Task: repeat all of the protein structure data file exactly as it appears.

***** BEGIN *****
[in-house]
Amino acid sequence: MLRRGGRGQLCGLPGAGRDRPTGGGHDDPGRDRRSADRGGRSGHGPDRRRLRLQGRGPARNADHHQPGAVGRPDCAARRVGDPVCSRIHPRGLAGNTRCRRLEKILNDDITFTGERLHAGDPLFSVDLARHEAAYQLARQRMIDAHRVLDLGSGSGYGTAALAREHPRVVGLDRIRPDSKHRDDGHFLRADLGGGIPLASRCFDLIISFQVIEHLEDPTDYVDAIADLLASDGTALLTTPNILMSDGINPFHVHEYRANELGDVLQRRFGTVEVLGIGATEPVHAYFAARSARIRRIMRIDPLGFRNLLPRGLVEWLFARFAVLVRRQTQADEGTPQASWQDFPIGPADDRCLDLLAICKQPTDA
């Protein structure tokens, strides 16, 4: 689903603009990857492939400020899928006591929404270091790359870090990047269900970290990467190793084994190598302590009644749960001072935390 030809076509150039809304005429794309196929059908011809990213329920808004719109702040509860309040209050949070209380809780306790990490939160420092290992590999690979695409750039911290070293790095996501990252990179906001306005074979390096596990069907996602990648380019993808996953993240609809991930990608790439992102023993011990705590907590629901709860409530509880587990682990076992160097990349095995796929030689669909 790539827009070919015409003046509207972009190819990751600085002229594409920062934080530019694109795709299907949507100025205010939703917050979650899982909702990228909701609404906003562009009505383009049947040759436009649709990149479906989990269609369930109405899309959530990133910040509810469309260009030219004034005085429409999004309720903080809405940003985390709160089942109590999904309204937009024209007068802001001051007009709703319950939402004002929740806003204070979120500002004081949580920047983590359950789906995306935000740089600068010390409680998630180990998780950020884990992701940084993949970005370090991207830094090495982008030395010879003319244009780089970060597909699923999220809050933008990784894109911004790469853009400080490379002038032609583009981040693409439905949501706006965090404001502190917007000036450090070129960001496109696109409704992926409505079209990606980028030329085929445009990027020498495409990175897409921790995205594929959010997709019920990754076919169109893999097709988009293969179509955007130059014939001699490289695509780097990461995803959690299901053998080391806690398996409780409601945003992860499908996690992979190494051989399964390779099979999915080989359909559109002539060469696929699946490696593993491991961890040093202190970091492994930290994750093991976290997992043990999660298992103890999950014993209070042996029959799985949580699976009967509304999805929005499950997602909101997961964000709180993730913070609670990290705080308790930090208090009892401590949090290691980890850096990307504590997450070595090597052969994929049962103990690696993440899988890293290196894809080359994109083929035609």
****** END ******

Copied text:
[in-house]
Amino acid sequence: MLRRGGRGQLCGLPGAGRDRPTGGGHDDPGRDRRSADRGGRSGHGPDRRRLRLQGRGPARNADHHQPGAVGRPDCAARRVGDPVCSRIHPRGLAGNTRCRRLEKILNDDITFTGERLHAGDPLFSVDLARHEAAYQLARQRMIDAHRVLDLGSGSGYGTAALAREHPRVVGLDRIRPDSKHRDDGHFLRADLGGGIPLASRCFDLIISFQVIEHLEDPTDYVDAIADLLASDGTALLTTPNILMSDGINPFHVHEYRANELGDVLQRRFGTVEVLGIGATEPVHAYFAARSARIRRIMRIDPLGFRNLLPRGLVEWLFARFAVLVRRQTQADEGTPQASWQDFPIGPADDRCLDLLAICKQPTDA
């Protein structure tokens, strides 16, 4: 689903603009990857492939400020899928006591929404270091790359870090990047269900970290990467190793084994190598302590009644749960001072935390 030809076509150039809304005429794309196929059908011809990213329920808004719109702040509860309040209050949070209380809780306790990490939160420092290992590999690979695409750039911290070293790095996501990252990179906001306005074979390096596990069907996602990648380019993808996953993240609809991930990608790439992102023993011990705590907590629901709860409530509880587990682990076992160097990349095995796929030689669909 790539827009070919015409003046509207972009190819990751600085002229594409920062934080530019694109795709299907949507100025205010939703917050979650899982909702990228909701609404906003562009009505383009049947040759436009649709990149479906989990269609369930109405899309959530990133910040509810469309260009030219004034005085429409999004309720903080809405940003985390709160089942109590999904309204937009024209007068802001001051007009709703319950939402004002929740806003204070979120500002004081949580920047983590359950789906995306935000740089600068010390409680998630180990998780950020884990992701940084993949970005370090991207830094090495982008030395010879003319244009780089970060597909699923999220809050933008990784894109911004790469853009400080490379002038032609583009981040693409439905949501706006965090404001502190917007000036450090070129960001496109696109409704992926409505079209990606980028030329085929445009990027020498495409990175897409921790995205594929959010997709019920990754076919169109893999097709988009293969179509955007130059014939001699490289695509780097990461995803959690299901053998080391806690398996409780409601945003992860499908996690992979190494051989399964390779099979999915080989359909559109002539060469696929699946490696593993491991961890040093202190970091492994930290994750093991976290997992043990999660298992103890999950014993209070042996029959799985949580699976009967509304999805929005499950997602909101997961964000709180993730913070609670990290705080308790930090208090009892401590949090290691980890850096990307504590997450070595090597052969994929049962103990690696993440899988890293290196894809080359994109083929035609």